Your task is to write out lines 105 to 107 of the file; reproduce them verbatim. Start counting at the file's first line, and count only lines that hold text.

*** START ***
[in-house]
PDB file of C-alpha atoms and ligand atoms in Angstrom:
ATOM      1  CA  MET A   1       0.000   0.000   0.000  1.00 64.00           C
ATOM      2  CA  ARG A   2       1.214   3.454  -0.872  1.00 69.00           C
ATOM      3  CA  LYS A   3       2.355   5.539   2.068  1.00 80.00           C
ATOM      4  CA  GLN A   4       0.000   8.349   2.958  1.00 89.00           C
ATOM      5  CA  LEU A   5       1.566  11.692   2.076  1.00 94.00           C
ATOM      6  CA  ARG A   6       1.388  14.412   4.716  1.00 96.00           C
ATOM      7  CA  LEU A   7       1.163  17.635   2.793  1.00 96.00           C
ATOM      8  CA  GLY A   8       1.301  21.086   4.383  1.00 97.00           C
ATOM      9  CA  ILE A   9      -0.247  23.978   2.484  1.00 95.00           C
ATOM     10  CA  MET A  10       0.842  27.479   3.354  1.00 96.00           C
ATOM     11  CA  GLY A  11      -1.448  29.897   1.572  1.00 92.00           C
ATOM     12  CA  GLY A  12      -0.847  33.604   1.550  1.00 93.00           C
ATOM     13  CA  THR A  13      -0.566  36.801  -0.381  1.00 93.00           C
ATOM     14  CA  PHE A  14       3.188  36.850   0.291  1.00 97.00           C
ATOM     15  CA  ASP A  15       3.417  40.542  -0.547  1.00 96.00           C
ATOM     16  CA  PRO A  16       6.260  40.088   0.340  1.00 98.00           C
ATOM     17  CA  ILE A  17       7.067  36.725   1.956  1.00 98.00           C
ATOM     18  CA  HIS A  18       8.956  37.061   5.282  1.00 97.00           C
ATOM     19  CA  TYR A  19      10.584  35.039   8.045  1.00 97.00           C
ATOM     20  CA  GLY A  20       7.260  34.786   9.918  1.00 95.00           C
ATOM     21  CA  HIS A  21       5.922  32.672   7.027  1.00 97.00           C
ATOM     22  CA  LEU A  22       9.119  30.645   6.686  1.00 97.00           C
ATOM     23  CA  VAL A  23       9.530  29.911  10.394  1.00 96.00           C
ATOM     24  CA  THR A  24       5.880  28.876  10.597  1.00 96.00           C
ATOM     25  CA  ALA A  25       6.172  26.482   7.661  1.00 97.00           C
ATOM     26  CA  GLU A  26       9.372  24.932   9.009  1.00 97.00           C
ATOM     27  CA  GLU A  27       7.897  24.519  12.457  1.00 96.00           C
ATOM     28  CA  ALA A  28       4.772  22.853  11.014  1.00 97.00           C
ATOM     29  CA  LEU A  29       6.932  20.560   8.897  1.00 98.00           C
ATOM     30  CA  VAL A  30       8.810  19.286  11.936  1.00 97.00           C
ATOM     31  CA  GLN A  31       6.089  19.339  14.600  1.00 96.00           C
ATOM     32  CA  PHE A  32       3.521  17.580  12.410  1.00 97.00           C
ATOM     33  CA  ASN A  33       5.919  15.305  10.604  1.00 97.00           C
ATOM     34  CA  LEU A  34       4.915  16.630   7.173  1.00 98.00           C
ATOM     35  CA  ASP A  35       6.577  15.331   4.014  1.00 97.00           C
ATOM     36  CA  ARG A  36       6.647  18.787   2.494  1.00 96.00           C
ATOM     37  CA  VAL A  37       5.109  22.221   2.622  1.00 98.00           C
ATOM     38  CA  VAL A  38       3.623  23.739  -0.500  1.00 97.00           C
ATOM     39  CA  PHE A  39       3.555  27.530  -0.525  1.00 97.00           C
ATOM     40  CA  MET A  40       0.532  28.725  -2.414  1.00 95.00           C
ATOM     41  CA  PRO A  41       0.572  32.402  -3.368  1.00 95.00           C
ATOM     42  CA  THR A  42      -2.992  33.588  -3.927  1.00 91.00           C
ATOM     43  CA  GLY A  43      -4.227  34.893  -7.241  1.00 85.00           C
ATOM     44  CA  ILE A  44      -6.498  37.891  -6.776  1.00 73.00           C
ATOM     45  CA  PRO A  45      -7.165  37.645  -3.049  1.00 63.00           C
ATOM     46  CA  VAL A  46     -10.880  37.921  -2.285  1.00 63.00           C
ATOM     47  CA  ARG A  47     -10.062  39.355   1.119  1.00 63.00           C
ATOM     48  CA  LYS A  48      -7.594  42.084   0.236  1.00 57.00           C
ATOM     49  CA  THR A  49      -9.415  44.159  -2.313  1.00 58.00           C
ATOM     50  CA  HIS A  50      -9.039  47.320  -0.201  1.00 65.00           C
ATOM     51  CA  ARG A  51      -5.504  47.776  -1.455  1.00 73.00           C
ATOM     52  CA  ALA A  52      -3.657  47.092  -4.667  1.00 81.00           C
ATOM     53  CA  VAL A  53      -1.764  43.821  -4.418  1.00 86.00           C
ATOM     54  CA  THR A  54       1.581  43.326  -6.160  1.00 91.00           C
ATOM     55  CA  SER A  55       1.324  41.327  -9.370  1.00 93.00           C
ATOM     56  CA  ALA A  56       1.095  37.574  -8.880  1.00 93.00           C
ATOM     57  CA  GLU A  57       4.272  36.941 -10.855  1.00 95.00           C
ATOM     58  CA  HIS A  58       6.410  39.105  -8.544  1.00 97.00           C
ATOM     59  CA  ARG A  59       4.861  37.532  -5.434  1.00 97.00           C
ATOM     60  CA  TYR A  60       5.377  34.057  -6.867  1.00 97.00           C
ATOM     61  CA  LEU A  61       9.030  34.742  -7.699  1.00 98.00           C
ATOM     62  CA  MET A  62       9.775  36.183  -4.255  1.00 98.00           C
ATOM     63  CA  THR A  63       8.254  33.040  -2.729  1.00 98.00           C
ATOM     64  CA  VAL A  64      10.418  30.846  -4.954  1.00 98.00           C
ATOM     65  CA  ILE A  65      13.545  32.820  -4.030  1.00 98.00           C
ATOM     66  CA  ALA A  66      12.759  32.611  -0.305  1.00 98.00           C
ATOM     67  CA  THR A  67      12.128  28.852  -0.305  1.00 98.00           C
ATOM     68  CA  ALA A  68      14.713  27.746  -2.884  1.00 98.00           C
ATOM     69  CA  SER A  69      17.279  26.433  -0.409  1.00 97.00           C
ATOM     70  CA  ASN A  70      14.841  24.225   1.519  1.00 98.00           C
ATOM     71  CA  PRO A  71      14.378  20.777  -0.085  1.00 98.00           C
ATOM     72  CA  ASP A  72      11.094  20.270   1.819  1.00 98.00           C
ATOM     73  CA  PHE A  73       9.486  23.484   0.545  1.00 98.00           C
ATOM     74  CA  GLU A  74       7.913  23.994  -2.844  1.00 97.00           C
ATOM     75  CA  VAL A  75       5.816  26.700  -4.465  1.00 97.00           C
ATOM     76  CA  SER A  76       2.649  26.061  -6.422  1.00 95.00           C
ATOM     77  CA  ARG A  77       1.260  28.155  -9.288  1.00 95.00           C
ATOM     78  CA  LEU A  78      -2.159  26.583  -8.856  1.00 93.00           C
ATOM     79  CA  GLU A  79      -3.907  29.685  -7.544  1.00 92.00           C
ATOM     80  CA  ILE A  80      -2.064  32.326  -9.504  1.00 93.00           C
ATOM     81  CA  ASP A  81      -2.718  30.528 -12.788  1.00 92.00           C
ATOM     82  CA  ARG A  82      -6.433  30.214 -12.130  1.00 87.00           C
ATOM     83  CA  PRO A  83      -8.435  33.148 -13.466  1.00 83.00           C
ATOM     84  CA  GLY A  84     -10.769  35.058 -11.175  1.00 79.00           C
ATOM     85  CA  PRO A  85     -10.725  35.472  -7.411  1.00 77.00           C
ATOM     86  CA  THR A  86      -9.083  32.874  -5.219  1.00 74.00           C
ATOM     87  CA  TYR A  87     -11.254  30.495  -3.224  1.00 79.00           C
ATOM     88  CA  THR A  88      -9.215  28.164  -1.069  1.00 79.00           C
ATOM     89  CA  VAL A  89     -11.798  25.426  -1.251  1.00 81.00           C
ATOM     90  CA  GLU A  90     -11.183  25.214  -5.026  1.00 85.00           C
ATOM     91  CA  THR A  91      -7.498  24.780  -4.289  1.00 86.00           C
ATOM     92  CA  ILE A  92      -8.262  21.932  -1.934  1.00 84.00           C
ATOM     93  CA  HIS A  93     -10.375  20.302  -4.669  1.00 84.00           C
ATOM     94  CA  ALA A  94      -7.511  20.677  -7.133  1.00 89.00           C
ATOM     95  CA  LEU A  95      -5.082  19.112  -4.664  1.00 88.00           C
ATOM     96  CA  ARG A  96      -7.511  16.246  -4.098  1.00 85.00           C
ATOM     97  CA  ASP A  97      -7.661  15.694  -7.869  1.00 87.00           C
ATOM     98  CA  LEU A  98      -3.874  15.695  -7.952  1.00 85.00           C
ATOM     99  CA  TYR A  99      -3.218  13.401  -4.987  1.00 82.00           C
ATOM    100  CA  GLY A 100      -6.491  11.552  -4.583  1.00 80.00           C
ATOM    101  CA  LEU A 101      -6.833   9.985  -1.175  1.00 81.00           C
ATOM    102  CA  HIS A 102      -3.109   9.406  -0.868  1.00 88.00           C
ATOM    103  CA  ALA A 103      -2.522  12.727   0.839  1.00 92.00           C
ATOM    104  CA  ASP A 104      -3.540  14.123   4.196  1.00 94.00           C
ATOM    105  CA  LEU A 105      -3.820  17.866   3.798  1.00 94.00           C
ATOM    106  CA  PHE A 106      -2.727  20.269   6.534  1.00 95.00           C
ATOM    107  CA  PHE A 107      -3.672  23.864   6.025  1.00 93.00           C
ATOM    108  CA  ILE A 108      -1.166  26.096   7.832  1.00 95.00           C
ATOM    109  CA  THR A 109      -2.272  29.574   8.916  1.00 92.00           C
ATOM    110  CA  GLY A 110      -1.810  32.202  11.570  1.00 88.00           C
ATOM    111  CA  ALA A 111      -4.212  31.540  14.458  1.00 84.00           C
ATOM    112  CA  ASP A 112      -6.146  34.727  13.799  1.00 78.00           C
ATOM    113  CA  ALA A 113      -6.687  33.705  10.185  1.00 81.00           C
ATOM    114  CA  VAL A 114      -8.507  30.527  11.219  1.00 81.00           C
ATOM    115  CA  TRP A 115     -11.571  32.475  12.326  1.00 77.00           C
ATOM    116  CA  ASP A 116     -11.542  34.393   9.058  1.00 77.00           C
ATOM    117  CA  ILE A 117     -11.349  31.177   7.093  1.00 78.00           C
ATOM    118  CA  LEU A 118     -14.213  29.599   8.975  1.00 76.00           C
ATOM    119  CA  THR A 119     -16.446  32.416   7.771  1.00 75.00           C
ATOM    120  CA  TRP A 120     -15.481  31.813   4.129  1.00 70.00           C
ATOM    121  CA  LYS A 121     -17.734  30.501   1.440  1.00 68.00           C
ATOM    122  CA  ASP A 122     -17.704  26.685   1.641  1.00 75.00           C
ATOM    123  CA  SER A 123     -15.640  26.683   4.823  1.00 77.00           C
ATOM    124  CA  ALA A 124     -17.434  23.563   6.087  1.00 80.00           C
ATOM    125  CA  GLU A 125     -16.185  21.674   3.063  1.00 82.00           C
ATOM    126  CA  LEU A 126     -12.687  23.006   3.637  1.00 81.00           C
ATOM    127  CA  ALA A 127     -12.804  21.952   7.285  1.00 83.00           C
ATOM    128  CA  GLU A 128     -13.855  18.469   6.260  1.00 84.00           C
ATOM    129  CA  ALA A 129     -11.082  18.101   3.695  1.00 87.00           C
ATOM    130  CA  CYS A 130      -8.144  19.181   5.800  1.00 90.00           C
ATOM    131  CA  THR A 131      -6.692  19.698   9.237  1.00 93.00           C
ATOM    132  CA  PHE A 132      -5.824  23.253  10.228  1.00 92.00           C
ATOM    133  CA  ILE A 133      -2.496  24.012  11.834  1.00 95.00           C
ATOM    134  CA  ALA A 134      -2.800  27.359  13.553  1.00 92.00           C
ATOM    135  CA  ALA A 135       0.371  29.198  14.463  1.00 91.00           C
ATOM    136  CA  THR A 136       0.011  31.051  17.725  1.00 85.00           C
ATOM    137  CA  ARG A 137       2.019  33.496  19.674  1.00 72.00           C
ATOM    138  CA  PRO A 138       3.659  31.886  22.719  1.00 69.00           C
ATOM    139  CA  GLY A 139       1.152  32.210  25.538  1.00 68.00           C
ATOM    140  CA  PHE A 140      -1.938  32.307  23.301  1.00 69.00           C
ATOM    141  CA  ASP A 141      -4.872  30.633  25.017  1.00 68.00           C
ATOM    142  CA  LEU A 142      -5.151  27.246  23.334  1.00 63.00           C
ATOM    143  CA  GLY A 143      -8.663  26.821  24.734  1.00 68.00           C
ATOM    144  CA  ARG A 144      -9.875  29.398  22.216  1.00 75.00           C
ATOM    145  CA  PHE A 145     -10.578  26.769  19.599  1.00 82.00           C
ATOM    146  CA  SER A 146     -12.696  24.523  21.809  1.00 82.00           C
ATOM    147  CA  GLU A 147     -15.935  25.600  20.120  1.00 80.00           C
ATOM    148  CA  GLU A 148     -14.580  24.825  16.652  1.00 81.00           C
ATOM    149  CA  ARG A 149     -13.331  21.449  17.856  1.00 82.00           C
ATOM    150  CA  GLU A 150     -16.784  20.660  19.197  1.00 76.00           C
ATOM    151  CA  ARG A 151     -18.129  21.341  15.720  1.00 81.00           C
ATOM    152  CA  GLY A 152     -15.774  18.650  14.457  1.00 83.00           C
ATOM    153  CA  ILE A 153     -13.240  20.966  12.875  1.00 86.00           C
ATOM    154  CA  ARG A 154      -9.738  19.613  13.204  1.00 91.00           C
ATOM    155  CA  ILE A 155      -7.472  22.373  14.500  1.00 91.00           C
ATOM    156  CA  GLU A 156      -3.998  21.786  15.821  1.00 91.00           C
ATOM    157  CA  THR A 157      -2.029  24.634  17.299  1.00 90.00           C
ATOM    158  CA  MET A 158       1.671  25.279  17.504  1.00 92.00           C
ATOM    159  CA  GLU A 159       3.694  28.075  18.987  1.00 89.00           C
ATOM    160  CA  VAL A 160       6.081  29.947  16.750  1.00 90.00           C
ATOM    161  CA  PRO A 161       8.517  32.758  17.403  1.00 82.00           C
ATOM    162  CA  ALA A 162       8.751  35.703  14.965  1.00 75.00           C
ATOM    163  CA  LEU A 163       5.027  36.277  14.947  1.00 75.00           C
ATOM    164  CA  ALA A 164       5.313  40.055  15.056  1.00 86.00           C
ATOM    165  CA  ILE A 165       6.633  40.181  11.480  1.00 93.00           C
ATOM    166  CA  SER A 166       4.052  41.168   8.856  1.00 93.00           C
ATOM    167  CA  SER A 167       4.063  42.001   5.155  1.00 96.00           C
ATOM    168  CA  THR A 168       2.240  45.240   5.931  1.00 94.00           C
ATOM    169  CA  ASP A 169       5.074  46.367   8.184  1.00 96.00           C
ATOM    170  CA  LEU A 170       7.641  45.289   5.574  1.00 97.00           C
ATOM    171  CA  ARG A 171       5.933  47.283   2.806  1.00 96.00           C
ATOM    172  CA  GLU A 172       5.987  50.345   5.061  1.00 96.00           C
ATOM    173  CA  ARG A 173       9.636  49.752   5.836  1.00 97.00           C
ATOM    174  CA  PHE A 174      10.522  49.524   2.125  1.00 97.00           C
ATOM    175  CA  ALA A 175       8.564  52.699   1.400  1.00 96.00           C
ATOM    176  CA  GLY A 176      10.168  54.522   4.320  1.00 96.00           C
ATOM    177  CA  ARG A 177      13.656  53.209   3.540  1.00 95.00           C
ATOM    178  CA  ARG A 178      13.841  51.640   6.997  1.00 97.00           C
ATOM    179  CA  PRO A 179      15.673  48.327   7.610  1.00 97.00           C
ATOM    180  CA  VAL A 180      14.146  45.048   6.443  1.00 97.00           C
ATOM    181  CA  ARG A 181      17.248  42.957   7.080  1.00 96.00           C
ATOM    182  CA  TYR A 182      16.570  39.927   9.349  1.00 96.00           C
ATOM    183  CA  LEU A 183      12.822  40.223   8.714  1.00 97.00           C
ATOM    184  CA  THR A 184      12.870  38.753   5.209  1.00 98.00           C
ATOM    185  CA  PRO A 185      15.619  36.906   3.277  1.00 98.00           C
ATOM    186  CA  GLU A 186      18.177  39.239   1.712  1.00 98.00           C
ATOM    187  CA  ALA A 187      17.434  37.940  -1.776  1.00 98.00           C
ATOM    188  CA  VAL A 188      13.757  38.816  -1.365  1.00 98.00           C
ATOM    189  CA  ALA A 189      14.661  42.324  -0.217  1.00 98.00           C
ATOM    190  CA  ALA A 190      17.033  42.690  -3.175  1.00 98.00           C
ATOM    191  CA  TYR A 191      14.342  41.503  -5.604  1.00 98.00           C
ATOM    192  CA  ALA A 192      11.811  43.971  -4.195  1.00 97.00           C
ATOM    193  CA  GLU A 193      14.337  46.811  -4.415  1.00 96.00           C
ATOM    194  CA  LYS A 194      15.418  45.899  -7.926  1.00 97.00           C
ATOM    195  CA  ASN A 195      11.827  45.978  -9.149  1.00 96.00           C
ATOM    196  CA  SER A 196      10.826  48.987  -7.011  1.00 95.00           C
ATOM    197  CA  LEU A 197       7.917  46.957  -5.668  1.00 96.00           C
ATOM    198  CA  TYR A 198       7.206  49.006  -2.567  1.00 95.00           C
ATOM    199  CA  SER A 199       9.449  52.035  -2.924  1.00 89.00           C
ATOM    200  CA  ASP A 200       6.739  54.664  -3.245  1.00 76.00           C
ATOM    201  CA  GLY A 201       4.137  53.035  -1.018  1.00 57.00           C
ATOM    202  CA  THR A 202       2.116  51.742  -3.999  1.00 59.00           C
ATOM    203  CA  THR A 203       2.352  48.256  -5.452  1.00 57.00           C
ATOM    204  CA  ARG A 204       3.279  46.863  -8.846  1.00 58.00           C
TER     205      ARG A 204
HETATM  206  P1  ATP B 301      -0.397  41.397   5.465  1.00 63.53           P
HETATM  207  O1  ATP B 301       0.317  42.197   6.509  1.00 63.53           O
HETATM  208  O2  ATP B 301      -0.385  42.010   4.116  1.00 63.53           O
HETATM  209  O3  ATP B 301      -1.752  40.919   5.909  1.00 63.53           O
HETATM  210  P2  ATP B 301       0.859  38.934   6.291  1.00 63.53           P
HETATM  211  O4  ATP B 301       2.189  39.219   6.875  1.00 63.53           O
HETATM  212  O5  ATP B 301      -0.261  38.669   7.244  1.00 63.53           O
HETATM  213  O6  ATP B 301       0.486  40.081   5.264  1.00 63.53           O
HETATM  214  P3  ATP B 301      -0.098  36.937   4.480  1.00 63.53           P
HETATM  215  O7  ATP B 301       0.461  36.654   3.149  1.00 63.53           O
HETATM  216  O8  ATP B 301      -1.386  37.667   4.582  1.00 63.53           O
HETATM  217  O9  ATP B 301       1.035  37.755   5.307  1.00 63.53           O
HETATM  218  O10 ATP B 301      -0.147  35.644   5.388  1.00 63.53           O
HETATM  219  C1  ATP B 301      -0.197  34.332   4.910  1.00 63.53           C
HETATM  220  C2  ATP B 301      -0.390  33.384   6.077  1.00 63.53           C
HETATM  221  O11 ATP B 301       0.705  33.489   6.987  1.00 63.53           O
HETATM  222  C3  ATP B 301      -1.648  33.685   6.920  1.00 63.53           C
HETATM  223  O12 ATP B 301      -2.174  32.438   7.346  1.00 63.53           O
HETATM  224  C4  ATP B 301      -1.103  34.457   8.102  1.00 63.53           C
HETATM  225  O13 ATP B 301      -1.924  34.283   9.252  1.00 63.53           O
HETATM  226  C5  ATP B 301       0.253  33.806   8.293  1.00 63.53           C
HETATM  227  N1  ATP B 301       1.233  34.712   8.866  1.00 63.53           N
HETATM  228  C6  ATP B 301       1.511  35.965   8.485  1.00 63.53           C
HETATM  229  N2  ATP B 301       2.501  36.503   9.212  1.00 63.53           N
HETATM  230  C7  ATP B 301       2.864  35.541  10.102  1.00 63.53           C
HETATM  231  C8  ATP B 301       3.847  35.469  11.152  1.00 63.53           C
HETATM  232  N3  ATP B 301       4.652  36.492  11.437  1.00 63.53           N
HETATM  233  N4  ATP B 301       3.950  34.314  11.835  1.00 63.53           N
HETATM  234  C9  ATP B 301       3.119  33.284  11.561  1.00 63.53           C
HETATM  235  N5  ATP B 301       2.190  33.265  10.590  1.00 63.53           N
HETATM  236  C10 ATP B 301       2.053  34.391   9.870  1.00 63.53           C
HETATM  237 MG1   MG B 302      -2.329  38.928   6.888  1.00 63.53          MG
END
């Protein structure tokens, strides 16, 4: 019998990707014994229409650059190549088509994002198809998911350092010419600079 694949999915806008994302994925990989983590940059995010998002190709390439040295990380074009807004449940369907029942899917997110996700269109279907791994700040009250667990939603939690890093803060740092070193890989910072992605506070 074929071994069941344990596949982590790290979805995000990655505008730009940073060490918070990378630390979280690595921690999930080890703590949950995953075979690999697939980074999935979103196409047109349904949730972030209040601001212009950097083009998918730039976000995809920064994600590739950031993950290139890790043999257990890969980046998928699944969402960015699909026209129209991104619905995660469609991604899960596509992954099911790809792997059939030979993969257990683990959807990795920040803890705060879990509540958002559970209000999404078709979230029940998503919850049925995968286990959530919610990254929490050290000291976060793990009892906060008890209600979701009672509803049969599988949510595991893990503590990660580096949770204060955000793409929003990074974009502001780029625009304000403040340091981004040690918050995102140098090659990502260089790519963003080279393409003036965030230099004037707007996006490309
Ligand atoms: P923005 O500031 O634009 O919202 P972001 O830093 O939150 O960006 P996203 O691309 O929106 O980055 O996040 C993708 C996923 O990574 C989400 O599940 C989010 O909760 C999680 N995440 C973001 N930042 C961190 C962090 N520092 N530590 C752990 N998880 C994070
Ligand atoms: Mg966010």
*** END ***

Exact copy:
ATOM    103  CA  ALA A 103      -2.522  12.727   0.839  1.00 92.00           C
ATOM    104  CA  ASP A 104      -3.540  14.123   4.196  1.00 94.00           C
ATOM    105  CA  LEU A 105      -3.820  17.866   3.798  1.00 94.00           C